U.S. Readies for Iranian Push in Southern Syria
A spokesman for the United States-led coalition battling the so-called Islamic State said on Thursday that the U.S. had widened its footprint in southern Syria in light of recent advances by Iranian proxies in the region, Reuters reported.
“We have increased our presence and our footprint and prepared for any threat presented by the pro-regime forces,” said U.S. Army Col. Ryan Dillon, referring to troops backed by Iran who support Syrian president Bashar al-Assad.
A large number of pro-government fighters have been deployed around the strategic southern town of Tanf, where British and U.S. special forces are training rebels for a campaign against ISIS. “We see that as a threat,” Dillon added.
Earlier this month, coalition aircraft struck a convoy of Iran-backed fighters near Tanf as it was advancing inside a protected “deconfliction” zone – a move that U.S. officials claimed was a defensive measure to protect their forces at Tanf airbase.
Thousands of Civilians Flee to Camp North of Raqqa
Roughly 10,000 civilians have fled the former capital of the so-called Islamic State to a refugee camp just north of Raqqa city, Reuters reported, citing Medecins Sans Frontieres (MSF).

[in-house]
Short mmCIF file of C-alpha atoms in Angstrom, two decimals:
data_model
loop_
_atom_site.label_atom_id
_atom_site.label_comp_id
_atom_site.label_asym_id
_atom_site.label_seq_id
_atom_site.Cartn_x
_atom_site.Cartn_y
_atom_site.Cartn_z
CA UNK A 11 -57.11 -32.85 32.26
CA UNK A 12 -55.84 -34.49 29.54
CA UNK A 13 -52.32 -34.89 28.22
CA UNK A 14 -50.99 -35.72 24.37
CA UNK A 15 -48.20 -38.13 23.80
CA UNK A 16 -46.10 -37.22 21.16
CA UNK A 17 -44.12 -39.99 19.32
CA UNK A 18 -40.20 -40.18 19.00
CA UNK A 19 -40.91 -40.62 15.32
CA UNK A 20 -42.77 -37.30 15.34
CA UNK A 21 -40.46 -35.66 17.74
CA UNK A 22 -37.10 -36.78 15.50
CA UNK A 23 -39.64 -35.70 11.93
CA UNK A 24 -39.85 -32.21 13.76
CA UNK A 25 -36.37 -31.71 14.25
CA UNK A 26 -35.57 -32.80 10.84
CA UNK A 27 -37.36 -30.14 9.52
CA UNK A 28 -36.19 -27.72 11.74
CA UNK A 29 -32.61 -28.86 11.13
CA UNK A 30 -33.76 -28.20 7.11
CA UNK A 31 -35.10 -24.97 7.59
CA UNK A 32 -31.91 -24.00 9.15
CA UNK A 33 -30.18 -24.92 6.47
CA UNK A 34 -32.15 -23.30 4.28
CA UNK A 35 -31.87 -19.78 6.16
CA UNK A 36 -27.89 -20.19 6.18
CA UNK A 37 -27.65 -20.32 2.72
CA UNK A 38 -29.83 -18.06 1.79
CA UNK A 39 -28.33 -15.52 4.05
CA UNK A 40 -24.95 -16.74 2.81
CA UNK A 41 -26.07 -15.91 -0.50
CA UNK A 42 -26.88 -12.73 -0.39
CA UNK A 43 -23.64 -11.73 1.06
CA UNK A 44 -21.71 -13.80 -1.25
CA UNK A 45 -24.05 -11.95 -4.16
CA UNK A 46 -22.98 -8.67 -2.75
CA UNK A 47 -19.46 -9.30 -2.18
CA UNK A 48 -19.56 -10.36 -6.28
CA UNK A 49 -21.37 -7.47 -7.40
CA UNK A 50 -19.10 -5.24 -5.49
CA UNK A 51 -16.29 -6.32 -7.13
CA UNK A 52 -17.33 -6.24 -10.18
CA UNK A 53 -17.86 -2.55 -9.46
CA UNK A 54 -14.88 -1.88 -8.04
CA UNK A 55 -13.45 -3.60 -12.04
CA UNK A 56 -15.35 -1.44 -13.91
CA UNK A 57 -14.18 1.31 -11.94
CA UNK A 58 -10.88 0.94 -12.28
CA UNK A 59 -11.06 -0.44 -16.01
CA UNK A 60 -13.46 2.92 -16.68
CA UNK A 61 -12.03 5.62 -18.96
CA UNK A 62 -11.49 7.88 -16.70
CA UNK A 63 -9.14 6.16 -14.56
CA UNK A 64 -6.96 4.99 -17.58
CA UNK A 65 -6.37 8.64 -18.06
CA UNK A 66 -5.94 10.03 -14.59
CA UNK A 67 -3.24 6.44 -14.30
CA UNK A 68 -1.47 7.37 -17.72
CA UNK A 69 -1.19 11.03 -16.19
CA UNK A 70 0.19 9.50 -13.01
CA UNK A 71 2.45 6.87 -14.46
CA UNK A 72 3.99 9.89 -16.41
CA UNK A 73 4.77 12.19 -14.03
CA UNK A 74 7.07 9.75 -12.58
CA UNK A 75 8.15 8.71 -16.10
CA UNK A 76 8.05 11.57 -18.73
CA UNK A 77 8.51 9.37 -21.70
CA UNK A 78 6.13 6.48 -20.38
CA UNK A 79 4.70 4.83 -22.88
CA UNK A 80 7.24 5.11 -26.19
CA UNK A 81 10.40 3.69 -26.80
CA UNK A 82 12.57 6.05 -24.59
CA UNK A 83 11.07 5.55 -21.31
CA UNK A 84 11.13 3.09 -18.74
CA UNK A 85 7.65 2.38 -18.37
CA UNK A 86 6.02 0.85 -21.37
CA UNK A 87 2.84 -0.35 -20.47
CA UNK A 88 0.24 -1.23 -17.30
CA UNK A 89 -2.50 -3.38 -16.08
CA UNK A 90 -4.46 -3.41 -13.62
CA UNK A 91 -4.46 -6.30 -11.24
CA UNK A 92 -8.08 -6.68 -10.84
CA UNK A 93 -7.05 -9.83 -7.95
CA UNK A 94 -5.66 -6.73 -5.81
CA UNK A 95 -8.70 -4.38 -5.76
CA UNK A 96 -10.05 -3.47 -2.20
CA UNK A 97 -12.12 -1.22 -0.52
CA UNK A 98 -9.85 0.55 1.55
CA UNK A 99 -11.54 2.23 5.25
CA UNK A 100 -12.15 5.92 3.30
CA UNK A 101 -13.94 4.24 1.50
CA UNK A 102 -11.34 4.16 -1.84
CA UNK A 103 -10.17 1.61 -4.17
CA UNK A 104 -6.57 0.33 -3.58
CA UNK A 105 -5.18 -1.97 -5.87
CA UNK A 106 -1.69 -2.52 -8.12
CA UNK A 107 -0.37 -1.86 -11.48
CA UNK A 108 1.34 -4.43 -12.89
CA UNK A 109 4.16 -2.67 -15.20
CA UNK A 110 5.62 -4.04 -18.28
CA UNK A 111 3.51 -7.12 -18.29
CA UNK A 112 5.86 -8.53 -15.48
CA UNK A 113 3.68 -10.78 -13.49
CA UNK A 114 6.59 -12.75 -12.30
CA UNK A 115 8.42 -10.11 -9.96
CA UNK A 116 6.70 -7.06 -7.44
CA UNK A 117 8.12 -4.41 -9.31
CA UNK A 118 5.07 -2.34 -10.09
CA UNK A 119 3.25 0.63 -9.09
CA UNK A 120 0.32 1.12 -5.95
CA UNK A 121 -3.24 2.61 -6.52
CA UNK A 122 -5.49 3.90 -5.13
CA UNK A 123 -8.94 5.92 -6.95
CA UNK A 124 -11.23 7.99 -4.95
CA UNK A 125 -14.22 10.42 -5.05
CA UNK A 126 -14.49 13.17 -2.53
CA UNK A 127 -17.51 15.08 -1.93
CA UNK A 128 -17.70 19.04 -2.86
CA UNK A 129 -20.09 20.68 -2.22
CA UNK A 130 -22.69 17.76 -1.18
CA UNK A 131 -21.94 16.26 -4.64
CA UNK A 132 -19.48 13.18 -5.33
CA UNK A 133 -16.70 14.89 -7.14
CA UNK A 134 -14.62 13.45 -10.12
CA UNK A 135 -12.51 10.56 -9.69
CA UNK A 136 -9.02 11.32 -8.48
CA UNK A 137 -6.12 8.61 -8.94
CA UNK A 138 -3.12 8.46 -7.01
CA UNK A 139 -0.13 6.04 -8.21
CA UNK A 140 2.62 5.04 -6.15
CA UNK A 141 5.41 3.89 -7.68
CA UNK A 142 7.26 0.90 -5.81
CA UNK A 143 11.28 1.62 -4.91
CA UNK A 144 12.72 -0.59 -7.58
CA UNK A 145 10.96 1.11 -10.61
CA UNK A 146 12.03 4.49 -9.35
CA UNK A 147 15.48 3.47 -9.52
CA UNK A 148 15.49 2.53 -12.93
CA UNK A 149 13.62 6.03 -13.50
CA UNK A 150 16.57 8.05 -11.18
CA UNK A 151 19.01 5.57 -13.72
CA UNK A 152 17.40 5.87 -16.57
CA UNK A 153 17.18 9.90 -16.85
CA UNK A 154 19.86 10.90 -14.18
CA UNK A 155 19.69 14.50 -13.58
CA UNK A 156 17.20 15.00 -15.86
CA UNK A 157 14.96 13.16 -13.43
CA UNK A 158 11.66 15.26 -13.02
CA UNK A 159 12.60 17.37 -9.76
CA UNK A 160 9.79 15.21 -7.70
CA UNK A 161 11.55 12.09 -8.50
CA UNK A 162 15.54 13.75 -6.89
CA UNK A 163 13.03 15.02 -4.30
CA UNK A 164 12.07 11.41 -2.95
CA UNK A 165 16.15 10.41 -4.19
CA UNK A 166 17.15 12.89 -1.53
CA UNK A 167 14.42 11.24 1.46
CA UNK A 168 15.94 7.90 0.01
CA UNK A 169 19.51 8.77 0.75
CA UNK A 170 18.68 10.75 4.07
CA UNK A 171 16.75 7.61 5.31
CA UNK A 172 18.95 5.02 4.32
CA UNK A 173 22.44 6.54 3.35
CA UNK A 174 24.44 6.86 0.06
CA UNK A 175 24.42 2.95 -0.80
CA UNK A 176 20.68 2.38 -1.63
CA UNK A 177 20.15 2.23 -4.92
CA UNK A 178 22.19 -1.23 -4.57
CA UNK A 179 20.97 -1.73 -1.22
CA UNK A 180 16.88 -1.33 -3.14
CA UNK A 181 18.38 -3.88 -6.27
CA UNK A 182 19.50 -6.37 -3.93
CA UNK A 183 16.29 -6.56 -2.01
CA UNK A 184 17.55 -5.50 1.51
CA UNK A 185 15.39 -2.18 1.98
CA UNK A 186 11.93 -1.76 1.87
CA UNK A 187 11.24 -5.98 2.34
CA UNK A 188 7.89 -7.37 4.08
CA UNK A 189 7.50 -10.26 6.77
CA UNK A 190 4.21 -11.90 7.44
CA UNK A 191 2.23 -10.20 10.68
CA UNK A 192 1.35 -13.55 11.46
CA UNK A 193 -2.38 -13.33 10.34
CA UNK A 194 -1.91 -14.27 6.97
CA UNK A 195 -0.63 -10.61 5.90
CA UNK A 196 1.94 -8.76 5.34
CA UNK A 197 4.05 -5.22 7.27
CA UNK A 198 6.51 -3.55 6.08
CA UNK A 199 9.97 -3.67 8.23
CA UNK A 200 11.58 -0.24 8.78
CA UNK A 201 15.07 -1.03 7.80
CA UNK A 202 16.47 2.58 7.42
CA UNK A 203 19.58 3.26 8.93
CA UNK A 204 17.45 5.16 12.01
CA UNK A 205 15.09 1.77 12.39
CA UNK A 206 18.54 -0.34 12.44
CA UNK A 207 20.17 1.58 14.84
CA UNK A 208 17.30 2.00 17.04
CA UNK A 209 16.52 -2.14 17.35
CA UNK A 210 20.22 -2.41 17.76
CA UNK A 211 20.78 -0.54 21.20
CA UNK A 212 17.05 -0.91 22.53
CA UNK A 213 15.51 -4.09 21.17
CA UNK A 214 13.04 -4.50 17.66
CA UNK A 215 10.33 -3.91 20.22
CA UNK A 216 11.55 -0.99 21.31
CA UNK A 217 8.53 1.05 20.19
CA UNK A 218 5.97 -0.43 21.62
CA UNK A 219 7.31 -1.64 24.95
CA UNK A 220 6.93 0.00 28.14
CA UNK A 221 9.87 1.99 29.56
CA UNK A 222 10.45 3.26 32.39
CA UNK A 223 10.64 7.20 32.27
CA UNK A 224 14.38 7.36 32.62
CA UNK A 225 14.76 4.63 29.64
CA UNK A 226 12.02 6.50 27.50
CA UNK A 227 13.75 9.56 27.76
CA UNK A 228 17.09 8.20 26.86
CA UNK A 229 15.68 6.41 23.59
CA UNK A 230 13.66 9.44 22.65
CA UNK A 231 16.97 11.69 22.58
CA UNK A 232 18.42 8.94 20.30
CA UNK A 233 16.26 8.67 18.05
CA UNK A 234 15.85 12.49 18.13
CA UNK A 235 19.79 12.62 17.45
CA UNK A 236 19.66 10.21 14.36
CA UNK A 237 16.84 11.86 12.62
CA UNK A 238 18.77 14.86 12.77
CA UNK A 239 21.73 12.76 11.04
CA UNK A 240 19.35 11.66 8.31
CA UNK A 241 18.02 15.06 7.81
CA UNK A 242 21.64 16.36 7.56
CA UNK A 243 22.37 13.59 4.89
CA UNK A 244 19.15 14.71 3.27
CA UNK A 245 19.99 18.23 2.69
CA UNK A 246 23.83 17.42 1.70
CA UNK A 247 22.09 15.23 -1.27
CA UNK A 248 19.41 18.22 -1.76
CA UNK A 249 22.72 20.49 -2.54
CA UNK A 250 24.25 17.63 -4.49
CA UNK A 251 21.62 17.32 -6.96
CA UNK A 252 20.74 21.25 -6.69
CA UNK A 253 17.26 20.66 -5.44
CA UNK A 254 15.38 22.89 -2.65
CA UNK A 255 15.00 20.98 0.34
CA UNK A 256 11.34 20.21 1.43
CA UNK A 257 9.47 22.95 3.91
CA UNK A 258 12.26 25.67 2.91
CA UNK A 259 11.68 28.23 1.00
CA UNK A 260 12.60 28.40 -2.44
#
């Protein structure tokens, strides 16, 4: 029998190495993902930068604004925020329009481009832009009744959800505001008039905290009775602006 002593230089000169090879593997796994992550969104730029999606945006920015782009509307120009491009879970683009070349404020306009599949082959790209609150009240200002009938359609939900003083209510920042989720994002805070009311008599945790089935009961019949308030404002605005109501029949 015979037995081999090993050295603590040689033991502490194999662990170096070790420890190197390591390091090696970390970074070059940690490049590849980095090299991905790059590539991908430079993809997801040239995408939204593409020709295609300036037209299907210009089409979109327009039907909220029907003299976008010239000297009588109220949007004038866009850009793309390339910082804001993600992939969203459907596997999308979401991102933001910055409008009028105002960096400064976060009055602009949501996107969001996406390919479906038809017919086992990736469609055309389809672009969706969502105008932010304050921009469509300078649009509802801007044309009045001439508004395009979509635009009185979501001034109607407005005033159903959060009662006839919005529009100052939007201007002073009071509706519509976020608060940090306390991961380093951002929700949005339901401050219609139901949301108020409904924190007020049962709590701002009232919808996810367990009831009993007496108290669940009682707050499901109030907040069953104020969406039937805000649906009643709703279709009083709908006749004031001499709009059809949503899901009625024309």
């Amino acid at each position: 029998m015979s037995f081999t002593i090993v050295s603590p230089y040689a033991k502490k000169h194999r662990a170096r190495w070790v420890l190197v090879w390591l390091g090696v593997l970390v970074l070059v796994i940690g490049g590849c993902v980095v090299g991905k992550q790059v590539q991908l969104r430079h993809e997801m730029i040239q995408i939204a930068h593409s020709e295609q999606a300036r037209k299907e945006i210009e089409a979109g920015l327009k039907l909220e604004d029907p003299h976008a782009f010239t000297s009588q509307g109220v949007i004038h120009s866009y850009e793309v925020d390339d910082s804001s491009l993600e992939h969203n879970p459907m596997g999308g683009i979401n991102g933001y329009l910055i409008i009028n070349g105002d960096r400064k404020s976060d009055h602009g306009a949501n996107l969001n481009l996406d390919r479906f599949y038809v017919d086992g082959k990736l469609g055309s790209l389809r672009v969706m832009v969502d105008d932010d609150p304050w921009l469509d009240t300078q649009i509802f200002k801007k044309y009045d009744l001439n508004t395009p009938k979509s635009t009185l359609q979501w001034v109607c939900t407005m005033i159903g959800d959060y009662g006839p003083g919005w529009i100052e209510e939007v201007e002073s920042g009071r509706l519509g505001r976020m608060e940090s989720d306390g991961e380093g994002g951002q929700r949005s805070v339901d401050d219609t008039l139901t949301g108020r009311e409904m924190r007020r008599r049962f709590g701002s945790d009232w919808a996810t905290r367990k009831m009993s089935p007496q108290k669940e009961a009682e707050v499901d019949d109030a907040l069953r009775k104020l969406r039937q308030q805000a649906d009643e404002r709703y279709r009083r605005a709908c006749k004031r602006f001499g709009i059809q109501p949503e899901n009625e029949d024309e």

“It is not a massive exodus, but about 800 people a day are arriving in Ain Issa every day,” said Natalie Roberts, an emergency doctor from MSF France, referring to a camp in the village.
The camp, which sits halfway between the border town of Tell Abyad and ISIS-held Raqqa, is being managed by the Syrian Democratic Forces, a U.S.-backed alliance of Kurdish and Arab fighters, who are pressing on with an assault against the militant group in the province.
The SDF had initially intended to use the camp as a transit point for civilians fleeing ISIS-held territory in Raqqa, but a lack of other possible destinations and the need to register each person fleeing the militant stronghold has forced the Kurdish-led group to expand the camp beyond its 6,000-person capacity, Roberts added.
Coalition Airstrikes Kill Aamaq Founder
Alleged U.S.-led coalition airstrikes in the oil-rich eastern province of Deir ez-Zor have reportedly killed the founder of the so-called Islamic State’s media outlet.
Opposition activists told the Associated Press that the Aamaq agency founder, Baraa Kadek, died when an airstrike hit his home in the town of Mayadeen. His brother posted an announcement on Facebook, according to Reuters.
“I’m pleased to announce the martyrdom of my older brother Baraa Kadek, known as Rayan Meshaal … in an airstrike by the coalition,” his post said.
Associated Press: Short of Allies, Syria’s Rebels Are Down but Not Out
The Independent: On the Front Line of Iran’s Shadow War in Syria
Foreign Policy: Thinking Through U.S. Objectives in Syria
The Daily Star: Toward Securing Eastern Syria
PRI: Syria’s National Soccer Team Can’t Escape the Country’s Brutal Civil War